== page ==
Wednesday, October 2, 2019

Plant People Tour the Skidmore Woods

There sure were lots of plant people in town this week! And they came from all over the country, as well as a few from across the sea, to attend a joint conference sponsored by the North American Invasive Species Management Association, together with the New York Invasive Species Research Institute.  I probably wouldn't have known anything about it, except I was asked to co-conduct a tour of Skidmore College's North Woods as an outing for conference participants.  Steve Young, chief botanist with the New York Natural Heritage Program, knows that this woods is my personal bailiwick, and he asked me if I would help him lead a group of about a dozen conference participants through these remarkable limestone underlaid woods on Wednesday.

The day was a bit drizzly, but that didn't deter the woodswalkers, who might have been happy to turn their attention from concentrating on the problems of invasive species to just enjoy a walk through a woods renowned for its abundance of native and rare plants.  Unfortunately, the Skidmore woods has its own share of invasive species -- most notably Burning Bush, Buckthorn, Barberry, and Bittersweet -- but once we had noted the occasional presence of these invading plants, we were able to enjoy the native plants that continue to thrive in this woods in healthy numbers.

When I lead a walk, I rarely have the time to take photos, but Steve Young and I had a chance to preview our walk on the preceding Monday,  and I did take a few then, some of which I'm posting here.  I also gathered a few from my photo files. But what I am posting here is just a sampling of all the marvelous variety of plants, both woody and herbaceous, that we encountered on our walk.

Aside from lots of woodland asters and goldenrods, the only other plant we found actually blooming today was Witch Hazel (Hamamelis virginiana), a common understory tree in the Skidmore woods.

This next photo is not of a flower, although it does kind of look like a cluster of tiny green dahlias. And it does have the flowery common name of Rose Moss (Rhodobryum ontariense). This is a real lime-loving moss, and we found it abundantly covering some of the limestone rocks that litter the forest floor in this woods.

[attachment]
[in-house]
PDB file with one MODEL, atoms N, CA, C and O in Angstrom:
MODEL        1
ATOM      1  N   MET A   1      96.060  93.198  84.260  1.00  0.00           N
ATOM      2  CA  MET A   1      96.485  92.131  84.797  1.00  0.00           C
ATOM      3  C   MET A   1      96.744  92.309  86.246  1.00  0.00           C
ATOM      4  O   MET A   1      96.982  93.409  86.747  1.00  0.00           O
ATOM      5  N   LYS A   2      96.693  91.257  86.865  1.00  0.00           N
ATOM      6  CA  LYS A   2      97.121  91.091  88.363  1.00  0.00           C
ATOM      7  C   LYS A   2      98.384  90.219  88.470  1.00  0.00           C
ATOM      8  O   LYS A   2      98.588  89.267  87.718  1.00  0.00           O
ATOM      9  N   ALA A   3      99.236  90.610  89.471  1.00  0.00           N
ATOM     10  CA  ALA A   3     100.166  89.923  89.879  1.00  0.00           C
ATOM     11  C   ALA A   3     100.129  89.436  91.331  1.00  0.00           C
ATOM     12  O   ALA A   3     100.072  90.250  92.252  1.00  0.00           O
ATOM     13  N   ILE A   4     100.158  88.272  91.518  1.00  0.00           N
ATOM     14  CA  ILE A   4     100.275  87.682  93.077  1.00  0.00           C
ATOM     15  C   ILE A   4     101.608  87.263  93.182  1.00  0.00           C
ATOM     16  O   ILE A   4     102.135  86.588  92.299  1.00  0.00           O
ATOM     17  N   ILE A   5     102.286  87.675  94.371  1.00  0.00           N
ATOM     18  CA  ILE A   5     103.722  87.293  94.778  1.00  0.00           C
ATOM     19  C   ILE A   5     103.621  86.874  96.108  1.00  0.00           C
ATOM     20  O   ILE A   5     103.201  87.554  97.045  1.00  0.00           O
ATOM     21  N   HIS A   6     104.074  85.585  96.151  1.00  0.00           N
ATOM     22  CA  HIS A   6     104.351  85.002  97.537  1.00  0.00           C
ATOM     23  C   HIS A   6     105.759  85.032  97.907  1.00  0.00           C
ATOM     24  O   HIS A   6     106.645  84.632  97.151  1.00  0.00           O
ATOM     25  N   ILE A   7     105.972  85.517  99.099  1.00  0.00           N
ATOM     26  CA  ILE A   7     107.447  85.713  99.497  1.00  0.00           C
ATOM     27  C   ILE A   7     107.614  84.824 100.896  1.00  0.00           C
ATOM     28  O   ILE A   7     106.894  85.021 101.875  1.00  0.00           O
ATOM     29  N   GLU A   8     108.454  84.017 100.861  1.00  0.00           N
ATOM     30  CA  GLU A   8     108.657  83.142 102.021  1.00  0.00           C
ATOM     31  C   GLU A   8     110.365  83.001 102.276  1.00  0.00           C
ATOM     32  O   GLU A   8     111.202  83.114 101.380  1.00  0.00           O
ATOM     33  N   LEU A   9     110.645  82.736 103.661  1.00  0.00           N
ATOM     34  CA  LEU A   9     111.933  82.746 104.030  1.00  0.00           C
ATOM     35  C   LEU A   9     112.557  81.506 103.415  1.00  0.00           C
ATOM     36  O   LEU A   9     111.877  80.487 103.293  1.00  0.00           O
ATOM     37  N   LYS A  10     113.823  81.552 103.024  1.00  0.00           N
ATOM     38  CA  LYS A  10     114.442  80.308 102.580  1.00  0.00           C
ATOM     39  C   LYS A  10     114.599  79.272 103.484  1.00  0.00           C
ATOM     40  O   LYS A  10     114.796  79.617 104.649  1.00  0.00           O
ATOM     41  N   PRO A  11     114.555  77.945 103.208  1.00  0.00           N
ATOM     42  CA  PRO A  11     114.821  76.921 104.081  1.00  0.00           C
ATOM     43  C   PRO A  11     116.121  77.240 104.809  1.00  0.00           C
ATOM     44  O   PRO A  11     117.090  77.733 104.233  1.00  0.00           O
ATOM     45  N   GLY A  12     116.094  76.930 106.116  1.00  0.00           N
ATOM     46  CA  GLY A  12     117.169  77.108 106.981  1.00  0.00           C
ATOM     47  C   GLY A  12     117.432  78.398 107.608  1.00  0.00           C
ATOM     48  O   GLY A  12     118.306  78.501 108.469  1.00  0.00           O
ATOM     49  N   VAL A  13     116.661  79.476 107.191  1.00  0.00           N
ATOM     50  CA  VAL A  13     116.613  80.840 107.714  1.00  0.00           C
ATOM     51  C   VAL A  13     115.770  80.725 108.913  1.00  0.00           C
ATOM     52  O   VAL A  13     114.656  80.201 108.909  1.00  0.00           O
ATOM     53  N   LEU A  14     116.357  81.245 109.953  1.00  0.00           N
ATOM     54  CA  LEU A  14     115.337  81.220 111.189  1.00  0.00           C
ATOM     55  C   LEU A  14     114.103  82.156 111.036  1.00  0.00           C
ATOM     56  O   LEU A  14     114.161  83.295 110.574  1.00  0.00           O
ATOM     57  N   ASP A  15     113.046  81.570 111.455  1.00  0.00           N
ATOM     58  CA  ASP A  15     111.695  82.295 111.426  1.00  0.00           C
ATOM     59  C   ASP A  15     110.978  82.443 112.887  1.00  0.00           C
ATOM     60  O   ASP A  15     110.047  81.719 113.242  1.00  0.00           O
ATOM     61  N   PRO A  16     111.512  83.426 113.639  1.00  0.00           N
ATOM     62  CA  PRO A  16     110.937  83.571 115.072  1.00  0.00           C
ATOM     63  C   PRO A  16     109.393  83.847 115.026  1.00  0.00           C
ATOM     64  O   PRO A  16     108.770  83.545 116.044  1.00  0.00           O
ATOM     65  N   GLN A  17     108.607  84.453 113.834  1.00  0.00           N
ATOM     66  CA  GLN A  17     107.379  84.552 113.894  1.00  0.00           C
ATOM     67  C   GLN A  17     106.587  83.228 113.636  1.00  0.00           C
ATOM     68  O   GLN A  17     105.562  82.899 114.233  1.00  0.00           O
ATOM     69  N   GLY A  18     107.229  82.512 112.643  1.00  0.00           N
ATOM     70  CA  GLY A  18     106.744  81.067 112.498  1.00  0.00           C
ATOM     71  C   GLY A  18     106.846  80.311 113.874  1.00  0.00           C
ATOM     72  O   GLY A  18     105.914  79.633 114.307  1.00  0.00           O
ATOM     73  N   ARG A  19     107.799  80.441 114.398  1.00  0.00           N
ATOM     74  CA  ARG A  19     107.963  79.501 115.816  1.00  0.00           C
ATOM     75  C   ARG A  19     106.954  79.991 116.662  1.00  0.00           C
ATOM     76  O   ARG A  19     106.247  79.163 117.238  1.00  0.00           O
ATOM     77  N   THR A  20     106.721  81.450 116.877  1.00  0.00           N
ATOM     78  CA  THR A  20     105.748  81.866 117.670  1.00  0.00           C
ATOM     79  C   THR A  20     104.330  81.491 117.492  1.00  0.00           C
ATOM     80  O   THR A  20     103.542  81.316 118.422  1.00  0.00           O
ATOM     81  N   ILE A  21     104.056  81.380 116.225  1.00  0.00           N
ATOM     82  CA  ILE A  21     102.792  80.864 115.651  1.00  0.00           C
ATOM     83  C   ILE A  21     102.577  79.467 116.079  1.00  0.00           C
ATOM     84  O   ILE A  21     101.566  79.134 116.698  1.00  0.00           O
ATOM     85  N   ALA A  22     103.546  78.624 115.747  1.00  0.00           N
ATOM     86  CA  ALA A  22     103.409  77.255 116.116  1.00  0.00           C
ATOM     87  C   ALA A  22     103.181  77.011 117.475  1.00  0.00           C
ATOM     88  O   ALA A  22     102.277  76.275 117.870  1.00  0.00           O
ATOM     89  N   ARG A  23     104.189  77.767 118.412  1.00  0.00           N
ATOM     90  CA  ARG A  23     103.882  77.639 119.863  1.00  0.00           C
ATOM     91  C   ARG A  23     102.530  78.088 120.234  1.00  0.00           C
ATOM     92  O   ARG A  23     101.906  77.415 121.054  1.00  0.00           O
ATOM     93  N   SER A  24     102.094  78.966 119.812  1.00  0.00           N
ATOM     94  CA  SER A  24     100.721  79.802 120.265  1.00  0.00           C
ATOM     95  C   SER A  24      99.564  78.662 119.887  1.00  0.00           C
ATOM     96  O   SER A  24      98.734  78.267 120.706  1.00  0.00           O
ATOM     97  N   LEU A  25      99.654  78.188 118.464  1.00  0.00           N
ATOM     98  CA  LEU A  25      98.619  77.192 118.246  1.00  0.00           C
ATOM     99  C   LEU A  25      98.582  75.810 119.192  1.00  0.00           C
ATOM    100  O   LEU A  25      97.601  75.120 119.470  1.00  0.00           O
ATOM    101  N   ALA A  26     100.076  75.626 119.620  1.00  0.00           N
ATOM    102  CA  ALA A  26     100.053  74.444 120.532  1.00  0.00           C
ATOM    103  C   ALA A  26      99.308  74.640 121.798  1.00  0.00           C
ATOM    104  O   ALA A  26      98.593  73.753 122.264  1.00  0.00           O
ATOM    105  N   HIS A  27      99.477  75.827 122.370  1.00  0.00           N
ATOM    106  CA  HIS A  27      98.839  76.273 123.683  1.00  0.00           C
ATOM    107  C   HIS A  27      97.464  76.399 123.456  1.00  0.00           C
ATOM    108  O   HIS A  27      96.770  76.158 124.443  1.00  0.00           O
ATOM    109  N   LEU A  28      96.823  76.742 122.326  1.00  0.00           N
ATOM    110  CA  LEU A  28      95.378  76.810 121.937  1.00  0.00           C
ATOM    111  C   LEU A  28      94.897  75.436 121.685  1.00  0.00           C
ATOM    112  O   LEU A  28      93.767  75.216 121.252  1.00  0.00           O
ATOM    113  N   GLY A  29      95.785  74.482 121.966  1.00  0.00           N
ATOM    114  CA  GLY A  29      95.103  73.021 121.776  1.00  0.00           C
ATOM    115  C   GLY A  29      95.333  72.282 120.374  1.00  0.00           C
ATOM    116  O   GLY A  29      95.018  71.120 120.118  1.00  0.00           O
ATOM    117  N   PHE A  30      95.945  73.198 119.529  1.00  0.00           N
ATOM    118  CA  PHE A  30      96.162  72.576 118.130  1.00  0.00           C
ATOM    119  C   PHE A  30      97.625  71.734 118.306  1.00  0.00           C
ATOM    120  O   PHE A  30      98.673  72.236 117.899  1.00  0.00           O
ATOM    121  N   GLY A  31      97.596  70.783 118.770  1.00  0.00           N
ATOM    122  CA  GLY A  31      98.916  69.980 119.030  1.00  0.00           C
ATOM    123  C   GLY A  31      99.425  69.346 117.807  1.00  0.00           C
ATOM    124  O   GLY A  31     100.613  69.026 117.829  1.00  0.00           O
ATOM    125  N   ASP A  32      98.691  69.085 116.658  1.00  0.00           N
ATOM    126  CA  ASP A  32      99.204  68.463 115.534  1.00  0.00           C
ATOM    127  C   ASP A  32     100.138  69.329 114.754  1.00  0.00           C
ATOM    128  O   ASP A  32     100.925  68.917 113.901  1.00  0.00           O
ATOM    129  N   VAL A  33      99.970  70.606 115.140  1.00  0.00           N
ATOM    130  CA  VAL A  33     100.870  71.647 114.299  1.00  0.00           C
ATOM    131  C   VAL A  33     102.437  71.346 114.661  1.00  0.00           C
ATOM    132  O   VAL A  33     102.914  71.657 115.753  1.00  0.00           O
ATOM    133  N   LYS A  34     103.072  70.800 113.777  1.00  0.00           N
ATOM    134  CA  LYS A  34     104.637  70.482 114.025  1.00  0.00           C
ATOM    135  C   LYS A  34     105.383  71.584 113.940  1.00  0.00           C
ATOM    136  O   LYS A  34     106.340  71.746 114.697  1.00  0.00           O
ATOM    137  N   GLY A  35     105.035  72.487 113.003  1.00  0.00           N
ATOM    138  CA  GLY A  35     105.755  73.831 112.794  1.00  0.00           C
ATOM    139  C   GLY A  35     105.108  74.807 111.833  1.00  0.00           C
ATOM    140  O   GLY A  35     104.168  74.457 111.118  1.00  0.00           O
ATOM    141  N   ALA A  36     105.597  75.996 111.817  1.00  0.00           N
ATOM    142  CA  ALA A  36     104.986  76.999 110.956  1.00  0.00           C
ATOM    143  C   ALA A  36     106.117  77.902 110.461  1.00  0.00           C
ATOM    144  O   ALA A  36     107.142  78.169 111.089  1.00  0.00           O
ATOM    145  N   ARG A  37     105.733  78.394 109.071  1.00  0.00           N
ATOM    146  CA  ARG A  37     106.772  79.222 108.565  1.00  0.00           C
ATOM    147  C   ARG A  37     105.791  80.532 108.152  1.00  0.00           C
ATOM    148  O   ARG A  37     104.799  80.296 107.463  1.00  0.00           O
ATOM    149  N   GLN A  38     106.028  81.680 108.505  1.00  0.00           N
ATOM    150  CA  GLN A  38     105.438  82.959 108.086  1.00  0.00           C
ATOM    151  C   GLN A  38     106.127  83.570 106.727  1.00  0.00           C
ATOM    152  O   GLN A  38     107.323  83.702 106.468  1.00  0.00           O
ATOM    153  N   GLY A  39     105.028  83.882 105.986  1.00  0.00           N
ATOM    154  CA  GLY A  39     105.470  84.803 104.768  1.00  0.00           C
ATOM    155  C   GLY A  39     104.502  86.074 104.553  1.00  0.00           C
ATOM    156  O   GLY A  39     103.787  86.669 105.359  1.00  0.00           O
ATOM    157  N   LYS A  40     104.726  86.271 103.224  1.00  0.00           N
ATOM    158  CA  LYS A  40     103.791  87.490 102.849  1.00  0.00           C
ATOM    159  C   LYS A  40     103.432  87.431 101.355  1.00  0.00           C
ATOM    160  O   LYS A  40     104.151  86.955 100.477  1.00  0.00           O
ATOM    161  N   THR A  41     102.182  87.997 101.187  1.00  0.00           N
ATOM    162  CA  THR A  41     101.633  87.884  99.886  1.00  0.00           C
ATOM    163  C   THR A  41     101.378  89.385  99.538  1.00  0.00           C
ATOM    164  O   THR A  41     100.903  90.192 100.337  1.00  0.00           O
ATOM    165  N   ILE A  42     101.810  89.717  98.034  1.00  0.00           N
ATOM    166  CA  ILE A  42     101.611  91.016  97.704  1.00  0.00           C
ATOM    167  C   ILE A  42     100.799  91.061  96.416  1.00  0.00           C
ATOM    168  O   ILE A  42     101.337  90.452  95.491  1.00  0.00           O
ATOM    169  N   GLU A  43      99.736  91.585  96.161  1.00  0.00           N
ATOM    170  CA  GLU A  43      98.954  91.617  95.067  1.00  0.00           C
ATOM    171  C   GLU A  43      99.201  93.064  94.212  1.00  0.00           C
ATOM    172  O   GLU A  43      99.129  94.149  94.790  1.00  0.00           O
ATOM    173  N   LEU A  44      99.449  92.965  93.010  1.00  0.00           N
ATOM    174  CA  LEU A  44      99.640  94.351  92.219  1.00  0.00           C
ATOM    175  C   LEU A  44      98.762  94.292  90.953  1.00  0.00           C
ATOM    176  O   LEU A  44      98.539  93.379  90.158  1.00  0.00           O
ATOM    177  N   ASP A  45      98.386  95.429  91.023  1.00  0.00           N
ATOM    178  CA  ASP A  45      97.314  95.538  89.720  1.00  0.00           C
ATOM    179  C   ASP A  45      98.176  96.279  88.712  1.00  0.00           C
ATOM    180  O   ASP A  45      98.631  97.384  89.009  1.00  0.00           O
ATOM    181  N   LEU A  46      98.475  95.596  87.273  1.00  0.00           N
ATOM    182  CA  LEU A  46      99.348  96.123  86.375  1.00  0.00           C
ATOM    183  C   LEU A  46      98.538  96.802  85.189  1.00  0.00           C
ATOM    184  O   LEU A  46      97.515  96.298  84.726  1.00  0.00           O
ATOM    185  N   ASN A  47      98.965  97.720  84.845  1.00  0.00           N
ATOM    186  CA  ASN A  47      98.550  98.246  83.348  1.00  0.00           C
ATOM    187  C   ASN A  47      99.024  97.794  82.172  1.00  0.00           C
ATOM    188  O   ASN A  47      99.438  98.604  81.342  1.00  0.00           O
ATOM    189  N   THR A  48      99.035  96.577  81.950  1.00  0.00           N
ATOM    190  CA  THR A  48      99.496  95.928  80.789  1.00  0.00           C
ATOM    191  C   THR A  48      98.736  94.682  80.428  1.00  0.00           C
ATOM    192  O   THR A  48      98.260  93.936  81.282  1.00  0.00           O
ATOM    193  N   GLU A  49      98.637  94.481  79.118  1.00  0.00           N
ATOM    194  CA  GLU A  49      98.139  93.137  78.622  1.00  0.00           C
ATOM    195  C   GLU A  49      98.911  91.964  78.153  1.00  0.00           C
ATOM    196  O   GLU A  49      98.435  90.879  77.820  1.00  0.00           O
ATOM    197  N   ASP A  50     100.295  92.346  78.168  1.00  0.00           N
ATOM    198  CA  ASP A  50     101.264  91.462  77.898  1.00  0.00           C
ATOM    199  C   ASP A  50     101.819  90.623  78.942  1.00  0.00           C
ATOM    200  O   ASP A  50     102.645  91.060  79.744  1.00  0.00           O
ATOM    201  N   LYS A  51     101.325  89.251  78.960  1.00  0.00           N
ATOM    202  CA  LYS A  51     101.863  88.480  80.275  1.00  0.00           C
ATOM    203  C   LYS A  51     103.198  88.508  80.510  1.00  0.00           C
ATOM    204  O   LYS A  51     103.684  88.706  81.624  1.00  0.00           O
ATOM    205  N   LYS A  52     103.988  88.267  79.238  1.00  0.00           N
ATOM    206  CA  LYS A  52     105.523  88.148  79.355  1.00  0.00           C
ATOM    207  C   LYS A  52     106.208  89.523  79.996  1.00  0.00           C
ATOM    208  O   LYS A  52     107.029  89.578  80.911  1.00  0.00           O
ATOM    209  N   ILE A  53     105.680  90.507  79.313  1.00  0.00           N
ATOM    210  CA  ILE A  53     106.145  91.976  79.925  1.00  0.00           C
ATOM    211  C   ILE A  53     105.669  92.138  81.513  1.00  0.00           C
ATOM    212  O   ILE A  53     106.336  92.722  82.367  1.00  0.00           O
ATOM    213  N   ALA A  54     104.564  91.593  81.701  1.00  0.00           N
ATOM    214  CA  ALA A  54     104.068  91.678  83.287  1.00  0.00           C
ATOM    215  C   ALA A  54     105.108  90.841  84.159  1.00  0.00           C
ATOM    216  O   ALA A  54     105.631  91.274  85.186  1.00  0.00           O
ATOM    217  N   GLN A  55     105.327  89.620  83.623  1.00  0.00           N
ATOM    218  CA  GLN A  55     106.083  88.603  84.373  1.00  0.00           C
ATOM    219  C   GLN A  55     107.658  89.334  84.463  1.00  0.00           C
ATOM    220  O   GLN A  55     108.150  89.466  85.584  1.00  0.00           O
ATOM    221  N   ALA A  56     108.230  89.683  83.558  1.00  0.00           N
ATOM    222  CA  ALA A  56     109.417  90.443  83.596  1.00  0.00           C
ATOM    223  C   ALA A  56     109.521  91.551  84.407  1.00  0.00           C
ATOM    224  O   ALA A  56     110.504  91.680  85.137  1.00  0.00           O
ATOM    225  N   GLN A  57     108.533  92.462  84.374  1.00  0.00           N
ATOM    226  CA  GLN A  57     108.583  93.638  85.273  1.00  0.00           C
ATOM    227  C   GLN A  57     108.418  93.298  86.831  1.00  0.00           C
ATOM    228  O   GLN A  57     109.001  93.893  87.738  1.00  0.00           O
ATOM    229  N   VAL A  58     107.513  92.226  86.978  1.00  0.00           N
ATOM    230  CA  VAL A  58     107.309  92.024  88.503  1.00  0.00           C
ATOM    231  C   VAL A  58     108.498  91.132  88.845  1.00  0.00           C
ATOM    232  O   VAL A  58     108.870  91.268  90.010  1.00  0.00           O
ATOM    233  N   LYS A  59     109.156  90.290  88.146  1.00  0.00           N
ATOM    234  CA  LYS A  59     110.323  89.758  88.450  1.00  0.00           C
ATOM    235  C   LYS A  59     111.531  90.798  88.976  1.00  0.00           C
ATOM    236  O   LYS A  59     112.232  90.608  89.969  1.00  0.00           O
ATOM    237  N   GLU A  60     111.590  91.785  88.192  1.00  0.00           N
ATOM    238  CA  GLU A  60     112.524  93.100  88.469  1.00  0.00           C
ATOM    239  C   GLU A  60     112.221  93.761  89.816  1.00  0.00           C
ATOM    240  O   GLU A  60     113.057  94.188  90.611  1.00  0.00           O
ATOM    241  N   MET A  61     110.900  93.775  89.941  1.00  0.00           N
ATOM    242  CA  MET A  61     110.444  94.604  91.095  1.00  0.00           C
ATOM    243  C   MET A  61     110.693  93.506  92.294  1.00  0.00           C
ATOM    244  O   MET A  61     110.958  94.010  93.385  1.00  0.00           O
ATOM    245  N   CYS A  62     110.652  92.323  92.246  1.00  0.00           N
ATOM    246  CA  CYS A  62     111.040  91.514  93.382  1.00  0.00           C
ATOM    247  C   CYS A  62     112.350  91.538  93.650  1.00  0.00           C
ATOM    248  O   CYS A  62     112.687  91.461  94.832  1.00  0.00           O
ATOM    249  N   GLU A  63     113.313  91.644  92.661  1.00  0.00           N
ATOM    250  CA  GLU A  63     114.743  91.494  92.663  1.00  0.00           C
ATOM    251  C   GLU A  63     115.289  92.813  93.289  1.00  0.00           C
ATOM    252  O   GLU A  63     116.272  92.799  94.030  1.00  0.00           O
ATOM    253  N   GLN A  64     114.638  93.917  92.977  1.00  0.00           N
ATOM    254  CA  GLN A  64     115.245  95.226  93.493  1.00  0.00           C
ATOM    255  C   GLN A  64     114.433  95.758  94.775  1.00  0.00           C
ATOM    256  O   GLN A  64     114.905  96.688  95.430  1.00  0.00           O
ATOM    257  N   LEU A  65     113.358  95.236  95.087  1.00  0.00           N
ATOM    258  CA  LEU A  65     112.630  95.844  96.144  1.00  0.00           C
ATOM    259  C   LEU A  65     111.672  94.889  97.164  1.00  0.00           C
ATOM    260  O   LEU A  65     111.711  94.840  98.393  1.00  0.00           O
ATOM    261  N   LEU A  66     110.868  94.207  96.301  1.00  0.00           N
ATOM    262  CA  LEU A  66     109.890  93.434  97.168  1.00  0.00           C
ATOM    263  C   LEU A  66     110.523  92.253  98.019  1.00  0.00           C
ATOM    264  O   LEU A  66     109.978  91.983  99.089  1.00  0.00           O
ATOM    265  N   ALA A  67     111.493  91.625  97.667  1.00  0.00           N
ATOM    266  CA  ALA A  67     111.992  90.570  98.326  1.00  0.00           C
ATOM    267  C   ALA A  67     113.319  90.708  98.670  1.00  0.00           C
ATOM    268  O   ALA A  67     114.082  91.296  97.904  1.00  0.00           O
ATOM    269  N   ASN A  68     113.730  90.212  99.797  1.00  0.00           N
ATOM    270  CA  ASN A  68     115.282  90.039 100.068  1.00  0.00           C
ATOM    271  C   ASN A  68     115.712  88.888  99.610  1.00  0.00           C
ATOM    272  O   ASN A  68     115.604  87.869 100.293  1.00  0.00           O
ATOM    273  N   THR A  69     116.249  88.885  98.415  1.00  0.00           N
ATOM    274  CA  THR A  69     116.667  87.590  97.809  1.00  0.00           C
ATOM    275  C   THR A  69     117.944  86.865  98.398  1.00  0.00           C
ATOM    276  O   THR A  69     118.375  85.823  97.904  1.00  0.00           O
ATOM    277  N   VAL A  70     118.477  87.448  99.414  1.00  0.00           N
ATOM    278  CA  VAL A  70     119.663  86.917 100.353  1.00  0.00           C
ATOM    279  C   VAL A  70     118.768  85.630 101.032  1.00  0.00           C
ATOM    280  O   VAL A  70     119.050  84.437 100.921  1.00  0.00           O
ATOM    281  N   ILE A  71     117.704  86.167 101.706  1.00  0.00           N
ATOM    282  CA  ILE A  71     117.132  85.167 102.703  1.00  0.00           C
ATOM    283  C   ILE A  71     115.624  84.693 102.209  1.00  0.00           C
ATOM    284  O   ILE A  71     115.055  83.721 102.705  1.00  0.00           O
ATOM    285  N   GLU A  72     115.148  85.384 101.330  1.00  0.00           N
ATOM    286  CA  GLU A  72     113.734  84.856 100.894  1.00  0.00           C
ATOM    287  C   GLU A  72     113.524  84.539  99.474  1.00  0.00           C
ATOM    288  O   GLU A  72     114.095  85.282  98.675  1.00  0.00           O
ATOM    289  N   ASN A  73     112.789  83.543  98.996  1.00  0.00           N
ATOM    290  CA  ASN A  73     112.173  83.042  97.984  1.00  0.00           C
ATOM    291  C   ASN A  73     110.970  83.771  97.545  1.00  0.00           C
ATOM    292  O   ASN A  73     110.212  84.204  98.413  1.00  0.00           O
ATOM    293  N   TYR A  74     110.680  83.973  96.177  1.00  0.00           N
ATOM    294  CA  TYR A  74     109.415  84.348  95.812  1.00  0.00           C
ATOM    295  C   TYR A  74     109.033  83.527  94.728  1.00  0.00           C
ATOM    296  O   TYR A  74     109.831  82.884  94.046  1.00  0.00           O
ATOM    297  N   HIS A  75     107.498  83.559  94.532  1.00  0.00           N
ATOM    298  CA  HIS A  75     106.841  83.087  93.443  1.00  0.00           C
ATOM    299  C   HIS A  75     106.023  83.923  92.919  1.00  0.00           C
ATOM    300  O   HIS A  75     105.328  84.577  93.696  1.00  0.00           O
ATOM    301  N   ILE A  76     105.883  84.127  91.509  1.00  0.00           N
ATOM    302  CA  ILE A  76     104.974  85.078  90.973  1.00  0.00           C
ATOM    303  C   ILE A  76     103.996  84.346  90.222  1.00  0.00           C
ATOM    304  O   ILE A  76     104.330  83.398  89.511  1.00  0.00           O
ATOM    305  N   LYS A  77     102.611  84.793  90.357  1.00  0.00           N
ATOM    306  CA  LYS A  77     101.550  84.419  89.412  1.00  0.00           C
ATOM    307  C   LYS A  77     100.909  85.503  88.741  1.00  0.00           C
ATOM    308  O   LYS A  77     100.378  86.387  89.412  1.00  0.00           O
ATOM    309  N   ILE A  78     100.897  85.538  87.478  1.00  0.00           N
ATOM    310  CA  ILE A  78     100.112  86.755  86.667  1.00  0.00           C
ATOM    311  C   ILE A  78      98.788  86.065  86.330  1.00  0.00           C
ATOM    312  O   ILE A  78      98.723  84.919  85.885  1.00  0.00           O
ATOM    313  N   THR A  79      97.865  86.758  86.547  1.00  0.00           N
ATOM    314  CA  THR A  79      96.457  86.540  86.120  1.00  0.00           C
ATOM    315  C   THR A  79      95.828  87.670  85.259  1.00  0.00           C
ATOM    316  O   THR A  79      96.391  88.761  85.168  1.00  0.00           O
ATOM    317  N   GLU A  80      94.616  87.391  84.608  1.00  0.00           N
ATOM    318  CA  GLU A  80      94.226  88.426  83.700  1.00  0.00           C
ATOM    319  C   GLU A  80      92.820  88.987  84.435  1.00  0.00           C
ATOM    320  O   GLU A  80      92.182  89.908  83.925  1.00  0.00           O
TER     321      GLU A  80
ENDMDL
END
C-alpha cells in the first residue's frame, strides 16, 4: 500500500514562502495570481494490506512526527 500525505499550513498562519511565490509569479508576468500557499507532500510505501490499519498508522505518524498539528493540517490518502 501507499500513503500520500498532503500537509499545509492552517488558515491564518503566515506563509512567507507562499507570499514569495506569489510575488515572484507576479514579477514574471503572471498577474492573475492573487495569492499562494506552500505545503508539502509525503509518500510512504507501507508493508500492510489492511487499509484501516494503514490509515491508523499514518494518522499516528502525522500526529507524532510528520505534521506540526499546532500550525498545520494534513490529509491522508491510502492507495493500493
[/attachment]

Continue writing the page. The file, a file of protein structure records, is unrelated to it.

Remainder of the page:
One of the most abundant spring wildflowers here in this woods is the Sharp-lobed Hepatica (Hepatica acutiloba), and although its flowers have been gone for months, its leaves remain on the plant all winter, often assuming beautiful shades of red.

Probably the rarest plant I was able to show our walkers today was the Green Violet (Hybanthus concolor),  acres of which thrive in the Skidmore woods and nowhere else in the county, that we know of.  This is a plant that looks very little like other members of the Violet Family, except for its three-parted seed pods that split open to reveal the little orbs of seeds inside.

One of the most frequent shrubs we encountered was Spicebush (Lindera benzoin), which this time of year bears shiny red fruits that do indeed taste similar to the spice called Allspice and can be used (I've been told) as a substitute for that sweet spice in baking. The twigs also have a sweet aromatic smell, which we could detect by scraping a bit of the bark.

Blue Cohosh (Caulophyllum giganteum) is a lime-loving plant that thrives in this woods and is one of our earliest flowers to bloom in the spring.  By this time of year, the flowers as well as most of its leaves are long gone, but its beautifully-blue seeds, held stiffly erect, persist on the plants well into the winter. They look like berries, but they are hard seeds encased in a thin blue skin.

Orange-fruited Horse Gentian (Triosteum aurantiacum) is not listed as an uncommon plant in New York State, but most people I show it to have never seen it before.  Perhaps they pass by this tall, big-leaved plant without noticing the bright-orange fruits arrayed around the stem in the leaf axils. I made sure our walk participants got a chance to see it today.  And yes, several folks had at first walked right by it without noticing the fruits.  The fruits ARE pretty showy, once you peer down into the plant to get a gander at them.

On this drizzly Wednesday, we did not see many bees or butterflies flying around.  But on Monday, the sunny day when I previewed this walk with Steve, I did see many butterflies, including this slightly tattered Painted Lady sipping nectar from a Spotted Knapweed bloom (Centaurea maculosa). I'm sorry our walk participants didn't get to see the butterfly. But I confess I'm glad they didn't have to note that the last blooming flower we passed on our walk was one of our most invasive species!

1 comment:

threecollie said...

As always, much to learn about plants. I too have never seen horse gentian even though we are outdoors all the time. I will keep my eye out now.